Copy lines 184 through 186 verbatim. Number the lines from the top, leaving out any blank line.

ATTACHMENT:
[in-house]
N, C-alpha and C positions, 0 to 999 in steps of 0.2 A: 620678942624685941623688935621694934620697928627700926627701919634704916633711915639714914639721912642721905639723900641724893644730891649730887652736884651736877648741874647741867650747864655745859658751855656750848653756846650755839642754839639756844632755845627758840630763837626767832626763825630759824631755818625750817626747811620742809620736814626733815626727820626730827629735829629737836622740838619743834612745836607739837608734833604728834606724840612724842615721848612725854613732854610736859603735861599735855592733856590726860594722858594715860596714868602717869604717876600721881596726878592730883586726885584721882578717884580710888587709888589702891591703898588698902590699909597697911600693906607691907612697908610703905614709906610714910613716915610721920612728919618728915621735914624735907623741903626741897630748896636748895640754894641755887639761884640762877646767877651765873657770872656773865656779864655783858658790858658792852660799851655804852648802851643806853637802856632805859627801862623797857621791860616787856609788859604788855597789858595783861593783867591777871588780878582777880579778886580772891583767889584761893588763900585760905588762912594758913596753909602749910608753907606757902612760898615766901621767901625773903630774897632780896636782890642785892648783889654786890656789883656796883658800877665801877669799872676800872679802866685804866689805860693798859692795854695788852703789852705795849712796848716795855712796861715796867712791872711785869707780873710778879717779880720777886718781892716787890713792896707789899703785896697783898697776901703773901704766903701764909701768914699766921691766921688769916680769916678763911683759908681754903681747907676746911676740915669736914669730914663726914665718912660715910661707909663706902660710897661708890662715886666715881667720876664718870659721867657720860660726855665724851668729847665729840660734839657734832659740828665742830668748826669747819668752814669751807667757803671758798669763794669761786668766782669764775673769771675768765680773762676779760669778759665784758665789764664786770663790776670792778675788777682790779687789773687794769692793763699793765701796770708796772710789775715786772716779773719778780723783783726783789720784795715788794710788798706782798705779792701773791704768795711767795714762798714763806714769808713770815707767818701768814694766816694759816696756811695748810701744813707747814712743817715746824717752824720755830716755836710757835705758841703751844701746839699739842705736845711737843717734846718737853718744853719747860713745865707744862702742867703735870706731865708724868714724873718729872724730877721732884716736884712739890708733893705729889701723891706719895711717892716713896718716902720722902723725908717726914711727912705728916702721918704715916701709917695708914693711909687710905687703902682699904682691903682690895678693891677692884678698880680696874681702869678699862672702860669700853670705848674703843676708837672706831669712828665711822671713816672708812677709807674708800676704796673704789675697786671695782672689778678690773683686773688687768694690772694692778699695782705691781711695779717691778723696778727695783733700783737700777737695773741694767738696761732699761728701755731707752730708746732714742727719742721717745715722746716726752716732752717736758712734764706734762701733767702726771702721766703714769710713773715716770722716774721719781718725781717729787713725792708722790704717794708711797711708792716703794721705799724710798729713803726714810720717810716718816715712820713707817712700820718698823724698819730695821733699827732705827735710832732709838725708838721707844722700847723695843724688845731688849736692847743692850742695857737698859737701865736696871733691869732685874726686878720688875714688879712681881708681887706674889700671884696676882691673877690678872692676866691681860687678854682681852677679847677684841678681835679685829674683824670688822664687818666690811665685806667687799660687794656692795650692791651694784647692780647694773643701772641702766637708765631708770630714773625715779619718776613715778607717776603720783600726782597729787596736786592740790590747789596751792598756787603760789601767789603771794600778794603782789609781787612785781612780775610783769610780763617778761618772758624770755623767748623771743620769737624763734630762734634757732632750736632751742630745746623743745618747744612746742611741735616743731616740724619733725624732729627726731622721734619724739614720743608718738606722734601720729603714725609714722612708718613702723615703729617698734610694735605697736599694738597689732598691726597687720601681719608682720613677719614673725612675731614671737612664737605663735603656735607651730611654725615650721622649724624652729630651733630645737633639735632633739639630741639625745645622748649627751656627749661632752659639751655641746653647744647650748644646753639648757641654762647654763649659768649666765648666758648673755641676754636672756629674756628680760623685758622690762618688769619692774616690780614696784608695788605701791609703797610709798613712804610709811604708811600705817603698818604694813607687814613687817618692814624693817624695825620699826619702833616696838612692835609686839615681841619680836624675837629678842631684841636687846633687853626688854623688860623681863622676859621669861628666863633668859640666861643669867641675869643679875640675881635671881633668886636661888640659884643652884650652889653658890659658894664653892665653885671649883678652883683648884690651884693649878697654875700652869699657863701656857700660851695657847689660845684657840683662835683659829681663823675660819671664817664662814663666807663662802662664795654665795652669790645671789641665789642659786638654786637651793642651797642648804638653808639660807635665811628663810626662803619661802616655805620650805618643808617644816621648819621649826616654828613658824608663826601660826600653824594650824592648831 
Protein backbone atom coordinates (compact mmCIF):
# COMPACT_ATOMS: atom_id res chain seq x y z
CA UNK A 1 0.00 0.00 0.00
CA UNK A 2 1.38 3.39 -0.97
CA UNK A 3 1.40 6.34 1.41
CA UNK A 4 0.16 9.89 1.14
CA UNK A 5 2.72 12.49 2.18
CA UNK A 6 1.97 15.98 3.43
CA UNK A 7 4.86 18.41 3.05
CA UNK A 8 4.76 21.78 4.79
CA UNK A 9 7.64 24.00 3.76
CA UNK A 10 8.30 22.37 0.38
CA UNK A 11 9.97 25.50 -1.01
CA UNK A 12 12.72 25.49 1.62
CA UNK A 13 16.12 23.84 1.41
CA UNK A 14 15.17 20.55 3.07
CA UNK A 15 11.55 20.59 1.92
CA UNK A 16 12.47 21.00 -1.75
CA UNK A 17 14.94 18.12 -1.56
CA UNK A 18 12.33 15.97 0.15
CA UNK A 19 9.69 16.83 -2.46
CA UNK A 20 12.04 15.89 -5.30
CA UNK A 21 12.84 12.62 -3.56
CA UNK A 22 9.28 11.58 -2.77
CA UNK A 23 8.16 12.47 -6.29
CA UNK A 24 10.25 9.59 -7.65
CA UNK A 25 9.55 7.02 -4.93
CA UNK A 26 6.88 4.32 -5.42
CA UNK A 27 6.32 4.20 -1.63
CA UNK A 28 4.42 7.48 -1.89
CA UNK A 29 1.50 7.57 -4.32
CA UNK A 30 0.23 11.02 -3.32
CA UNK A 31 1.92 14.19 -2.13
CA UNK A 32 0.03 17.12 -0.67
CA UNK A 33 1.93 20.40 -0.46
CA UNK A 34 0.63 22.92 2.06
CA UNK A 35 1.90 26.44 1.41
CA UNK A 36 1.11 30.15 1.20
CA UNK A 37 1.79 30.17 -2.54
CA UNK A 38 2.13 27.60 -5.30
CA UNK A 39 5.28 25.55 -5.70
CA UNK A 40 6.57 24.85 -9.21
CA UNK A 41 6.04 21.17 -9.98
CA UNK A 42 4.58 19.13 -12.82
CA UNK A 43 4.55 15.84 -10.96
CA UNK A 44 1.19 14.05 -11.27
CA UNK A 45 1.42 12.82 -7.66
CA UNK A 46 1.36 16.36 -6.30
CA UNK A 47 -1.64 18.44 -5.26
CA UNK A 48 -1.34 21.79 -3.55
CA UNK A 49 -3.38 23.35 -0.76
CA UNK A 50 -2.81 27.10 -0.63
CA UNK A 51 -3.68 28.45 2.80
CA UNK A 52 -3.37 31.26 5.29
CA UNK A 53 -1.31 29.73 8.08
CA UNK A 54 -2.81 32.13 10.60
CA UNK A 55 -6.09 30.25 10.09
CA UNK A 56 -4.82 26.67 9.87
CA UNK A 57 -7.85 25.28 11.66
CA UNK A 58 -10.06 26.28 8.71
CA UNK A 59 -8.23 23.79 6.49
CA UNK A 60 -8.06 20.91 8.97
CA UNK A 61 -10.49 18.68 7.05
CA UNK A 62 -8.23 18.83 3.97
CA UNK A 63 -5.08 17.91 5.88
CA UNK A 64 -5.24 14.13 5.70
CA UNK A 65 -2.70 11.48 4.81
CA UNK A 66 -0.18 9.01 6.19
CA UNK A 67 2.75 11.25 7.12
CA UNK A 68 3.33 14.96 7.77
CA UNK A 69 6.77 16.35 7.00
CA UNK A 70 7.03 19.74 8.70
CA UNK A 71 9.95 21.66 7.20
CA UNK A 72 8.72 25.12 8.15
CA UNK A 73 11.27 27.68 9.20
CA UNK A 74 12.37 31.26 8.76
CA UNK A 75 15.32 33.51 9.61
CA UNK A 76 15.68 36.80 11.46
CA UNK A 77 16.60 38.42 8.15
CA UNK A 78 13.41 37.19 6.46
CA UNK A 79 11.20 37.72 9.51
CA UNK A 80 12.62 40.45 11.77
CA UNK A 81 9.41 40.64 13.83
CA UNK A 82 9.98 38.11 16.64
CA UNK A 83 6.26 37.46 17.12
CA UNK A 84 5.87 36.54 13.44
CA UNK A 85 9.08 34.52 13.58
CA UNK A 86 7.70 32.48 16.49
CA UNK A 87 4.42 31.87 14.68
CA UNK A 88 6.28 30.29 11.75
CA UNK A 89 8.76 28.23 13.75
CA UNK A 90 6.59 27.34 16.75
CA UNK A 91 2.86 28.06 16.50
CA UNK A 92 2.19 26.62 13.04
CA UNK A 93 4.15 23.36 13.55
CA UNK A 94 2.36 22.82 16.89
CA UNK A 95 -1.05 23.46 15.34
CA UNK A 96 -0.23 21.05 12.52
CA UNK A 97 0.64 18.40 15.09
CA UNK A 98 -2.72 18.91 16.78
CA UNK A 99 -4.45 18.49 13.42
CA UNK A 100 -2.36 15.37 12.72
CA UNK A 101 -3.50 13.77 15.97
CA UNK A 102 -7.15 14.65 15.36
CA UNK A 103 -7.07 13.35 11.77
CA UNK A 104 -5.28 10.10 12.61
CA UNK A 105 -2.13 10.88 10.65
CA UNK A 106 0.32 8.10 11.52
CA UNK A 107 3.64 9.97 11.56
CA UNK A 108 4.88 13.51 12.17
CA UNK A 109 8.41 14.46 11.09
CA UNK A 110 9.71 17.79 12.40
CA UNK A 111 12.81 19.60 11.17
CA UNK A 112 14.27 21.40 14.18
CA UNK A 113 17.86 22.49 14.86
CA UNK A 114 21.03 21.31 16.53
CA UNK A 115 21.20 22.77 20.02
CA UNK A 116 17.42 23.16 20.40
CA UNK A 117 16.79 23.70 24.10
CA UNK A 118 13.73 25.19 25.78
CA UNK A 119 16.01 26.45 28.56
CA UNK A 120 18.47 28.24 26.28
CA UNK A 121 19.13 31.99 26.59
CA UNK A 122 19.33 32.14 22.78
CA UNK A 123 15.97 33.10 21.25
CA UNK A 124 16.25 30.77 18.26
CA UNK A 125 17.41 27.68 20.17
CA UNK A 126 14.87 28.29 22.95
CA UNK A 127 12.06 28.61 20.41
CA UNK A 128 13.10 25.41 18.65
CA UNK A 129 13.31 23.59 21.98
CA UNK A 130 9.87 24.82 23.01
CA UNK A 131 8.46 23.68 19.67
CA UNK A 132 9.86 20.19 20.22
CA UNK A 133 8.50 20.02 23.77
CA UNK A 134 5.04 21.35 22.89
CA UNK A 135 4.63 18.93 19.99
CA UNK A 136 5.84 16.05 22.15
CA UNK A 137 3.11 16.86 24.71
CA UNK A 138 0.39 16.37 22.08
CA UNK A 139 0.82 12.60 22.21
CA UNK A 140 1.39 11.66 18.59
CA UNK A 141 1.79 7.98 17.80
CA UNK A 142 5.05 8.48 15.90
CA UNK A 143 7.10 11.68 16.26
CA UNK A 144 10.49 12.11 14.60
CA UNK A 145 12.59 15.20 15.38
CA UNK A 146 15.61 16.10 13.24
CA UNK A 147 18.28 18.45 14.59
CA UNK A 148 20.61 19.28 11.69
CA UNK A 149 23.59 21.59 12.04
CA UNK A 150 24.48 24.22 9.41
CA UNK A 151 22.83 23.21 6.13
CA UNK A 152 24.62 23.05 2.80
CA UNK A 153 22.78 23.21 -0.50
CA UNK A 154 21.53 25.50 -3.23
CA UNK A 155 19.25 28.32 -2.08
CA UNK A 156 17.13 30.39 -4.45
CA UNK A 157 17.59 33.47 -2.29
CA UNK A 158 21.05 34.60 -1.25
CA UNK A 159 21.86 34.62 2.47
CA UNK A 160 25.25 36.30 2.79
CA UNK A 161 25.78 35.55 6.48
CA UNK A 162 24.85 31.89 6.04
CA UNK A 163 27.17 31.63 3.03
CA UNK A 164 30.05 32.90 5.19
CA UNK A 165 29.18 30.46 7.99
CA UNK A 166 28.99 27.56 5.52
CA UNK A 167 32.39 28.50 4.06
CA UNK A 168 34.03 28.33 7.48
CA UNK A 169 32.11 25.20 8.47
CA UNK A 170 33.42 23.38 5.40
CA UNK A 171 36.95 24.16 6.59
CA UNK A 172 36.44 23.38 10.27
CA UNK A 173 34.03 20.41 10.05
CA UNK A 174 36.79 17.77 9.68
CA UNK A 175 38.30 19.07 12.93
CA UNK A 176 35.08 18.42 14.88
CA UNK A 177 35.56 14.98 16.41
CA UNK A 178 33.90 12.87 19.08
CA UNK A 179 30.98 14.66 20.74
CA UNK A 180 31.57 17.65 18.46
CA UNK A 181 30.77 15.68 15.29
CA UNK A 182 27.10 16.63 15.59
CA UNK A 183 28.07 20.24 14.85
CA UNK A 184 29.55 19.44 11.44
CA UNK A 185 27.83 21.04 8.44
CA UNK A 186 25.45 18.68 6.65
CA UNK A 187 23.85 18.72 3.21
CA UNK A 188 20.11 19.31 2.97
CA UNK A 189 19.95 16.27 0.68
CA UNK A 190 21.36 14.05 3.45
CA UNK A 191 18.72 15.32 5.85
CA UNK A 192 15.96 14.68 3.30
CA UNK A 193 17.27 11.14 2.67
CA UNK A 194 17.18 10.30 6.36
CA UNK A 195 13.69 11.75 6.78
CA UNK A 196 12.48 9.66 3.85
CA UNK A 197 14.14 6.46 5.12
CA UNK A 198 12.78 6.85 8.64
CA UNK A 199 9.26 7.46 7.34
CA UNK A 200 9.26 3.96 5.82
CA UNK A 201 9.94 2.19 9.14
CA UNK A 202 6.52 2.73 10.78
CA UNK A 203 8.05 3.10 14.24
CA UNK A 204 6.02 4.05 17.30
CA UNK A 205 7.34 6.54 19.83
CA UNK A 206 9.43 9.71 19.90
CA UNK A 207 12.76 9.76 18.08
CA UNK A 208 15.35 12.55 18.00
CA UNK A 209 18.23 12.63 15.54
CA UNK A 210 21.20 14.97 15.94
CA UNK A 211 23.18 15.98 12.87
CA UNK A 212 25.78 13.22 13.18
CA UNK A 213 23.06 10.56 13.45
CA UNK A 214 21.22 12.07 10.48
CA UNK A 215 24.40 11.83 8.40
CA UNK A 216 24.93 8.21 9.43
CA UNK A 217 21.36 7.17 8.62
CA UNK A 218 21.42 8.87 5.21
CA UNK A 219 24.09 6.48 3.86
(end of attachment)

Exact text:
CA UNK A 180 31.57 17.65 18.46
CA UNK A 181 30.77 15.68 15.29
CA UNK A 182 27.10 16.63 15.59